The IR35 reforms, officially known as the Intermediaries Legislation, will be rolled out into the private sector bringing it in line with its existing implementation in the public sector.
The IR35 reforms were due for the start of the 2020/21 tax year. However, due to the outbreak of coronavirus, the IR35 reforms will now be implemented for the start of the 2021/22 tax year.
This decision was taken on Tuesday the 17th of March.
When the 2021/22 tax year kicks off on the 6th of April, HMRC will have expected all medium and large companies in the private sector to be fully prepared for one of the most important changes in UK tax laws for several decades; the increased rollout of the IR35 reforms.
From the 6th of April 2021, drastic changes will come into force that will see IR35 directly impact companies within the private sector.
But what does all this mean and how will it affect employers and contractors operating through their own personal service companies (PSC)?
In this article, we will run through the history of IR35, what the changes mean, why they’re being implemented, and how companies can best prepare.
► What is IR35?
IR35 was introduced in the year 2000 to ensure that contractors operating through their own PSCs, and carrying out work that was similar to that of a regular employee, broadly paid the same amount of tax and National Insurance as a regular employee.
Due to non-compliance, reforms were made to the existing legislation in April 2017. The changes saw that public sector bodies were made responsible for determining whether or not a contractor was operating inside or outside of IR35. They also became responsible for reporting and deducting tax and National Insurance contributions (NICs) from those that fell within IR35.
► What are the changes?
In reality, these aren’t really changes, but rather an expansion of the rules already in place. Previously, the IR35 reforms only really affected the public sector; however, they're now being rolled out to include the private sector too.
A company will be affected if they meet two or more of the following criteria:
- Have an annual turnover of more than £10.2 million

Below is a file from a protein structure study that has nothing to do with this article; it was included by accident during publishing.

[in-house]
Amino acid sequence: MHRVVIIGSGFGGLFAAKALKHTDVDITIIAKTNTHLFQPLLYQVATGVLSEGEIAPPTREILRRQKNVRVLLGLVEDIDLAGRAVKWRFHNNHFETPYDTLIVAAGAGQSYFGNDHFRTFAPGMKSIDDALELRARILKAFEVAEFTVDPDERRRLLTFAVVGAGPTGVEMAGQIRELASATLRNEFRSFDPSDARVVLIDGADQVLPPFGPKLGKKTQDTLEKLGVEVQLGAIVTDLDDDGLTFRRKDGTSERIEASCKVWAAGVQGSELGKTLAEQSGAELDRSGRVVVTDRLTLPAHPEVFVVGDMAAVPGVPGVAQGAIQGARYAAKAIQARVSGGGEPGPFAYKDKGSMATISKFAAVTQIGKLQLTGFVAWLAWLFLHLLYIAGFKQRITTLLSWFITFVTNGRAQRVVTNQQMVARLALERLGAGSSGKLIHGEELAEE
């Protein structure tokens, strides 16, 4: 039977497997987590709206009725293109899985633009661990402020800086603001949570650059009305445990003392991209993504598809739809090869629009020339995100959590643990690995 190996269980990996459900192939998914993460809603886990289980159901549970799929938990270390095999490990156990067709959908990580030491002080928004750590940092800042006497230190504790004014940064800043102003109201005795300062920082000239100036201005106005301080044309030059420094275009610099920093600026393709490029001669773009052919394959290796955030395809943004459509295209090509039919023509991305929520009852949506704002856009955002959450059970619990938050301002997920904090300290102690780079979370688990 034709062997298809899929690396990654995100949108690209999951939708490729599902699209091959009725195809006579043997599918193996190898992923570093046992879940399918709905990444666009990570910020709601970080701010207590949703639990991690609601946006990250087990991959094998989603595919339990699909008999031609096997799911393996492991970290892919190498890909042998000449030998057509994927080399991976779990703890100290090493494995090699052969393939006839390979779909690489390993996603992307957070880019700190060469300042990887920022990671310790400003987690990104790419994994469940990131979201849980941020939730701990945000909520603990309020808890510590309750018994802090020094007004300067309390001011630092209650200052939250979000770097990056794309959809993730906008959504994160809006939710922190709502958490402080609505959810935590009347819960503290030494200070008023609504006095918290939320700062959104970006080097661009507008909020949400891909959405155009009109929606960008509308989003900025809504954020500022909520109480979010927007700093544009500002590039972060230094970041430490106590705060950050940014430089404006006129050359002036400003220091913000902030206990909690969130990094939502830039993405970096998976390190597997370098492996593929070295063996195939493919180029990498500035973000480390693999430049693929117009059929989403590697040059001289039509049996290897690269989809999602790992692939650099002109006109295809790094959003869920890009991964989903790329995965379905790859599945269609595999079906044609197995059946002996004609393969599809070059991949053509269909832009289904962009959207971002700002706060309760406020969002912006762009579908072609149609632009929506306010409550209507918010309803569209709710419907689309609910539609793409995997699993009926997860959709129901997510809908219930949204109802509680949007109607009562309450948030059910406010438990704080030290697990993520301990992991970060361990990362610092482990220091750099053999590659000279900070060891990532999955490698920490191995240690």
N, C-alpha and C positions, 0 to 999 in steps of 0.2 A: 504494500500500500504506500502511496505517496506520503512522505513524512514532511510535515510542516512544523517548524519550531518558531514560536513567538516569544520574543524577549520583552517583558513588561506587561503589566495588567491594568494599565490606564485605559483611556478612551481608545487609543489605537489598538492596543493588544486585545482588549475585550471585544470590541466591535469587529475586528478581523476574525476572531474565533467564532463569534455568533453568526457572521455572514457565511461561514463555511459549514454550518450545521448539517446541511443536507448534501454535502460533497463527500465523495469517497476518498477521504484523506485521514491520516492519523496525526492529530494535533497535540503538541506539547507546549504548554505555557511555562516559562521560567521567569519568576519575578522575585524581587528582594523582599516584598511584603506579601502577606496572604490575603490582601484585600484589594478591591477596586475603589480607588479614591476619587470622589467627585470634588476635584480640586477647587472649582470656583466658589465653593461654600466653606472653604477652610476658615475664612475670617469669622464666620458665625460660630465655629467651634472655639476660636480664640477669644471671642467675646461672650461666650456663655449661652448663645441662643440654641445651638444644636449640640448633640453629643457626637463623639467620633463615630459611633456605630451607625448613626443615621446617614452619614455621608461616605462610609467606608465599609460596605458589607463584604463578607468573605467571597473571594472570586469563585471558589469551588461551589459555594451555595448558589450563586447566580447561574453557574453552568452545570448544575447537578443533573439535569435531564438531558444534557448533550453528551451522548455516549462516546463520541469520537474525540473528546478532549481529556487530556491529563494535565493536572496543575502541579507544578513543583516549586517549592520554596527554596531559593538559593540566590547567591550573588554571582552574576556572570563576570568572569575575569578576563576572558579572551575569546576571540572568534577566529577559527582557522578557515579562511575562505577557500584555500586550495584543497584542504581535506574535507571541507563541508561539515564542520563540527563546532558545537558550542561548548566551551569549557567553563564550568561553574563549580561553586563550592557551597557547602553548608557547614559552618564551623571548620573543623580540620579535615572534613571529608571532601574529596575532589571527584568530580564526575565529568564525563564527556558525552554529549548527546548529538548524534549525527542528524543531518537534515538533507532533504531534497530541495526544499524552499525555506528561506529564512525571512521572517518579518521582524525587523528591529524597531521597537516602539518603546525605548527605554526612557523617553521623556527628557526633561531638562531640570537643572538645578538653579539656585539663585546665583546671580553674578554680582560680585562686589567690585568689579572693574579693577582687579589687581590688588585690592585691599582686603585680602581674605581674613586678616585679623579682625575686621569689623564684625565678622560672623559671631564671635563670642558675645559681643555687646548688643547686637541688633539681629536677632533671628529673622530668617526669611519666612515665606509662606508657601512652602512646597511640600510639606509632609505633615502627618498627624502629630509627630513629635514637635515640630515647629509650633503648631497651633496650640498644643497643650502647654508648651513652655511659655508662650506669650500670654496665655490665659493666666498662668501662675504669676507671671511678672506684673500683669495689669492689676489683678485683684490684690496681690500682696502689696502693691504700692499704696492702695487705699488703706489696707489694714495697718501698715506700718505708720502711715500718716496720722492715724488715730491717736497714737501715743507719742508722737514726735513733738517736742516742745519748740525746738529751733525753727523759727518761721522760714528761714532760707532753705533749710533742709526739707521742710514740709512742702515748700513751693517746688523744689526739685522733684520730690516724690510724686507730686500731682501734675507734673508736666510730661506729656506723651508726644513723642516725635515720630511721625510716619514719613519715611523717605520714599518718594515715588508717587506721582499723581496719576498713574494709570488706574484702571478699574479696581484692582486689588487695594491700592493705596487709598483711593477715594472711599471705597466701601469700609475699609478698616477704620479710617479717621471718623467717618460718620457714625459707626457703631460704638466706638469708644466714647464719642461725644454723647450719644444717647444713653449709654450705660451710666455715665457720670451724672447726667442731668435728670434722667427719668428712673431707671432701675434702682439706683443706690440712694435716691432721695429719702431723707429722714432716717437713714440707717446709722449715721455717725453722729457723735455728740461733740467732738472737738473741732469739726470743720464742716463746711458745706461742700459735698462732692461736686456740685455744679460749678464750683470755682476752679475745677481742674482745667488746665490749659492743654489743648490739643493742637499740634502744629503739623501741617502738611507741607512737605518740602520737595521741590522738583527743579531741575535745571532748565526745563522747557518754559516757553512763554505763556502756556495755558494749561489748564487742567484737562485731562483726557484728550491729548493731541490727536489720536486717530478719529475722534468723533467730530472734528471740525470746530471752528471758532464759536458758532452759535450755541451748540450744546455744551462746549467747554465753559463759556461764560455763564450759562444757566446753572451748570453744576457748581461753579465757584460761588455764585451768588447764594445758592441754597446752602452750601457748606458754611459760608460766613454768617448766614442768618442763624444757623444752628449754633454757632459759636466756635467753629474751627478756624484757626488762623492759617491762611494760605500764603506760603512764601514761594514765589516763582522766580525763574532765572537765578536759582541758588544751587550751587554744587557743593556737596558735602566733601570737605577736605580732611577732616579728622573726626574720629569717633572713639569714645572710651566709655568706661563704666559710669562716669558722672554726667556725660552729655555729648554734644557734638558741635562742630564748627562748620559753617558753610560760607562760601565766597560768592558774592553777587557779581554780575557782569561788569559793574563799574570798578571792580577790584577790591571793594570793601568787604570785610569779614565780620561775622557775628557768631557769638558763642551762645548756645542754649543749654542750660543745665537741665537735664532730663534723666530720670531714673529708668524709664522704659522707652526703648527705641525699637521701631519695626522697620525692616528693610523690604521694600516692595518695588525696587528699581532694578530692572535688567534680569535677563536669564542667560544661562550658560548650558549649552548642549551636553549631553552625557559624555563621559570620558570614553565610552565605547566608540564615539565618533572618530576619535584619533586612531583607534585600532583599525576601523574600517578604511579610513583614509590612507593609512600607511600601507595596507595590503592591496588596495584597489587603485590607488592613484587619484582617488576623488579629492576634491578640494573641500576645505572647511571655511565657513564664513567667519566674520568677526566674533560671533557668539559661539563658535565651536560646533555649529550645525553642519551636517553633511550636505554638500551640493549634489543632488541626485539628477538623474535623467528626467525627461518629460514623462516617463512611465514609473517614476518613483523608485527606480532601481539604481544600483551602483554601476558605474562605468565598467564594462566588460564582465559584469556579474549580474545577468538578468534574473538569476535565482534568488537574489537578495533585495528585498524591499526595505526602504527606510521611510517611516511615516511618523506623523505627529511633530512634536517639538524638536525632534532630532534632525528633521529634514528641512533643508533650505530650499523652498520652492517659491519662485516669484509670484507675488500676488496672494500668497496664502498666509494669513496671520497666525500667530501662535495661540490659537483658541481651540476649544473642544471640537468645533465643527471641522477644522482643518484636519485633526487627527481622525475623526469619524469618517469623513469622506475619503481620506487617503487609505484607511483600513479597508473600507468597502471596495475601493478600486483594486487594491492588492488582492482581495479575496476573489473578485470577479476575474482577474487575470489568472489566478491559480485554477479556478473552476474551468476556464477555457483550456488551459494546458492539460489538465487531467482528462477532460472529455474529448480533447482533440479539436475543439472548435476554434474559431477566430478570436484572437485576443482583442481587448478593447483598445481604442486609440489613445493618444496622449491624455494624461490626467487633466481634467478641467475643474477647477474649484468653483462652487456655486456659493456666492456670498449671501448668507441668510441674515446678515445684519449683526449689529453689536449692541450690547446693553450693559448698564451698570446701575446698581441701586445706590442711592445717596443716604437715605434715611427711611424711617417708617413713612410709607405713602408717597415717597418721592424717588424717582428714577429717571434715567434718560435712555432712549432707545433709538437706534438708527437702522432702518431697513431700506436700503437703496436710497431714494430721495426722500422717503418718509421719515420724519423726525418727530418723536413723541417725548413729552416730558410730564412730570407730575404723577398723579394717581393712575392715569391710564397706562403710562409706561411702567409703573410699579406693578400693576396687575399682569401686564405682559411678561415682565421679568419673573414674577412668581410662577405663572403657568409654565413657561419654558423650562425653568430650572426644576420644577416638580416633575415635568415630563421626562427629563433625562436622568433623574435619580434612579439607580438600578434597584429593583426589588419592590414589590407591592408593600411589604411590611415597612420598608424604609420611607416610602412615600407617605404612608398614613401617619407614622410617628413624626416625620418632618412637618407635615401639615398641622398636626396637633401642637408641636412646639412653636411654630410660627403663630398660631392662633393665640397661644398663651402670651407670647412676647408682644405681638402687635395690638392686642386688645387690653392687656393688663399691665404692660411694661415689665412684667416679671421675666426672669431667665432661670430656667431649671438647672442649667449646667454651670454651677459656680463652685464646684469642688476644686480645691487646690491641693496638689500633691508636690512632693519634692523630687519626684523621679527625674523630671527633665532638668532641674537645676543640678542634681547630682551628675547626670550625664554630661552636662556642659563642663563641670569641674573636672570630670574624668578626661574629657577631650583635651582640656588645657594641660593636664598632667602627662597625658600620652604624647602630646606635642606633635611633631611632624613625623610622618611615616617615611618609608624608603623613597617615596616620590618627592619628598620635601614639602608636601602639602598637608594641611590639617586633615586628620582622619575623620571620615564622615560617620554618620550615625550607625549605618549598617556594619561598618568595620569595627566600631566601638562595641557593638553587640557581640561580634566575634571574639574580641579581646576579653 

- Have a balance sheet total of more than £5.1 million
- Have more than 50 employees
► Why the changes?
In order to try and tackle the problem of “disguised employees” or “deemed employment”, the Government has decided to expand the current regulations to include medium and large private businesses as defined in the Companies Act 2006. Small companies in the private sector will remain unaffected.
By working through an intermediary, contractors who produce work or provide services for clients (businesses) can end up paying less tax and NICs than those working as official employees. Therefore, the role of the IR35 legislation is to ensure that if a worker should be considered as an employee for tax purposes, then their tax and NICs remain consistent with that of a regular employee.
Businesses that look to employ the services of contractors can save themselves significant amounts of money by avoiding paying employer’s NICs equalling 13.8%, and the Apprenticeship Levy of 0.5%. They also do not have to offer any employment rights or benefits such as a workplace pension or annual leave.
► What do the changes mean and how to prepare?
Because the changes mean that companies now have to decide the IR35 status of the contractors they use, it would be wise for affected companies to review the current contracts and contractors they have in place. In essence, this means determining whether someone operates inside or outside of IR35.
To help decide this, HMRC has released a tool that will help determine whether or not someone should be classed as employed or self-employed for tax purposes - i.e. whether they fall inside or outside of IR35.
Once the test has been completed, a company will have to provide their determination, and the reasons behind it, to the worker and the organisation they contract with in a document called a Status Determination Statement (SDS). They should also keep detailed records of the determinations, including the reasons behind the decision.
The fee payer - i.e. the company paying the intermediary, is responsible for deducting the tax and NICs and paying and reporting these to HMRC.
Finally, a company ought to have approved processes in place should they ever have to deal with disagreements that occur resulting from the determination.
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